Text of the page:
CU: When and how did you know you wanted to become anoccupational therapist? 

DB: After graduating with my undergraduate degree I was able to observe multiple health care professionals. While doing so, I began to notice that my core values and characteristics aligned more-so within the field of occupational therapy. I felt that the field really embodied looking at all the dimensions of a human while pinpointing areas of their wellness that may be underlooked. When I was observing, I enjoyed that the field analyzed individuals roles, habits and routines and came up with methods to better these performance patterns. 

CU: How did you come across Clarkson’s Occupational Therapy program and why did you decide to attend?

Hiking in Arizona 

DB: I am a New York native, so it seemed like the perfect fit. I was applying to occupational therapy schools through OTCAS and Clarkson’s OT program was on the list of schools, and it was fairly new at the time. I browsed their webpage and automatically felt the need to apply. I liked the aspect of a small class size in a rural community. After researching more on the program and attending an interview, the simulation lab, specialty tracks and professors made me feel even more inclined to attend.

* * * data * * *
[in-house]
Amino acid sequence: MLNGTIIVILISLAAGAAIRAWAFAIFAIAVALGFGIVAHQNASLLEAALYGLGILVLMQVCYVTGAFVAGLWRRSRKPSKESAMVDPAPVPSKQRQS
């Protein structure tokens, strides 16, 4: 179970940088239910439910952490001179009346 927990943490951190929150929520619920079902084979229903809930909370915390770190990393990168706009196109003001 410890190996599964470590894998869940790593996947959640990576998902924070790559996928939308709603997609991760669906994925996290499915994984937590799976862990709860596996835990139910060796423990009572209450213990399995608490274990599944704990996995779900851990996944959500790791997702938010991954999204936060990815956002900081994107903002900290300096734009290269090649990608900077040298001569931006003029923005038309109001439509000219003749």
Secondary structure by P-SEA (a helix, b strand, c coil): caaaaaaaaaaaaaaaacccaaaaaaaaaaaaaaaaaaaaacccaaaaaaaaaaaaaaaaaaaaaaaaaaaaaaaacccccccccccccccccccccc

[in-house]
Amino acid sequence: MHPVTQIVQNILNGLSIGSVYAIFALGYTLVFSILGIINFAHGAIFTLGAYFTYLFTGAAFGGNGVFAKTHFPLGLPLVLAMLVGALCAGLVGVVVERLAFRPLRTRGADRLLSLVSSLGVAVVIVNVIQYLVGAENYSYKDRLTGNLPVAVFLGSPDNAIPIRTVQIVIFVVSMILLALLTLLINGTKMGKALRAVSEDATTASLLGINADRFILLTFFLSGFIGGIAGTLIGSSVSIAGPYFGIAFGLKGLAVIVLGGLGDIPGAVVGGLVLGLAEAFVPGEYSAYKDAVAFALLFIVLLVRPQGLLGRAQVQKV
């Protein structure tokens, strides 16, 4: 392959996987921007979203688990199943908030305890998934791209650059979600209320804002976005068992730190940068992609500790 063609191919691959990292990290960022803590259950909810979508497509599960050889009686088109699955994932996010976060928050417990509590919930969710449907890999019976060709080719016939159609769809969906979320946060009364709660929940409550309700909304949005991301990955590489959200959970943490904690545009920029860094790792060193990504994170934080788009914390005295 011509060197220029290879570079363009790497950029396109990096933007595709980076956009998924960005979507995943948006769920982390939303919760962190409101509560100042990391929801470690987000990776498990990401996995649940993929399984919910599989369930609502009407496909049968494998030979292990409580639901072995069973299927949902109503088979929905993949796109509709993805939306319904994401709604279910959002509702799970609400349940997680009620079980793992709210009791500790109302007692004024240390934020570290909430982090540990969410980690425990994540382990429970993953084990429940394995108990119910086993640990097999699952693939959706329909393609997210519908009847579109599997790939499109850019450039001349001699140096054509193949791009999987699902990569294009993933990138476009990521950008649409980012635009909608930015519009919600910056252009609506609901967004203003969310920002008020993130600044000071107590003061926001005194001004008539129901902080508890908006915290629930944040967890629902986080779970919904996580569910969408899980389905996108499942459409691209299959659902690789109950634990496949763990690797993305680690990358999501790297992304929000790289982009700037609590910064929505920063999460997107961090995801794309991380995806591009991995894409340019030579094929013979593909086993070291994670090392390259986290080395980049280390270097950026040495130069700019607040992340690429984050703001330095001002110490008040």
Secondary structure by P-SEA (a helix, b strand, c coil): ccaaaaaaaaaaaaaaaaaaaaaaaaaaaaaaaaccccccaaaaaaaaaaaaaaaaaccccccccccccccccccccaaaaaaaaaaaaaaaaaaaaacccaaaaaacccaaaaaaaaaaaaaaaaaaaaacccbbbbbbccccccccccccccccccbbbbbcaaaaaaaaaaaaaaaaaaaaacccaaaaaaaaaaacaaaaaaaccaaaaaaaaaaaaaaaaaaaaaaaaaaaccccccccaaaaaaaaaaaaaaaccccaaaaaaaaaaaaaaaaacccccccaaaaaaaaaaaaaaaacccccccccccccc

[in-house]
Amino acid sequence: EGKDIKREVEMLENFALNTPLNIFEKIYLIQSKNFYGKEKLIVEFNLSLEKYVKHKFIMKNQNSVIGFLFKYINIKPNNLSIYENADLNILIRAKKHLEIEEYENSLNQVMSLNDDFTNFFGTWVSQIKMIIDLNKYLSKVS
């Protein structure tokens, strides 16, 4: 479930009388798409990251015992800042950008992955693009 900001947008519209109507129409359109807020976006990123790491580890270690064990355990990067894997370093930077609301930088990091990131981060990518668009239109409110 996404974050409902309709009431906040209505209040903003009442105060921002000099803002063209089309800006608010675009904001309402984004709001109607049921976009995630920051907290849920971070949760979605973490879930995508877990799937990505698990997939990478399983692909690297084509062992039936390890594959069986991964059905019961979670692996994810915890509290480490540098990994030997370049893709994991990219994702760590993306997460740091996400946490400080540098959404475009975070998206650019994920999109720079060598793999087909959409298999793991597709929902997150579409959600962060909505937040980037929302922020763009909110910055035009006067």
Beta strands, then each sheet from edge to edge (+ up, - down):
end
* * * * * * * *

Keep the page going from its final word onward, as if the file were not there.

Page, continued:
CU: What were your favorite aspects of the Occupational Therapy program?

DB: One of my favorite aspects of the OT program was the individualized attention provided by the professors and staff. Having such a small class size allowed for students’ ideas to be heard. Towards the end of the program, we developed capstone projects based on our interests. This was by far my favorite part, as I was able to take the information we learned in the classroom and utilize it in a real life scenario.

CU: Talk about your clinical experiences. What were they like? How did these experiences impact you?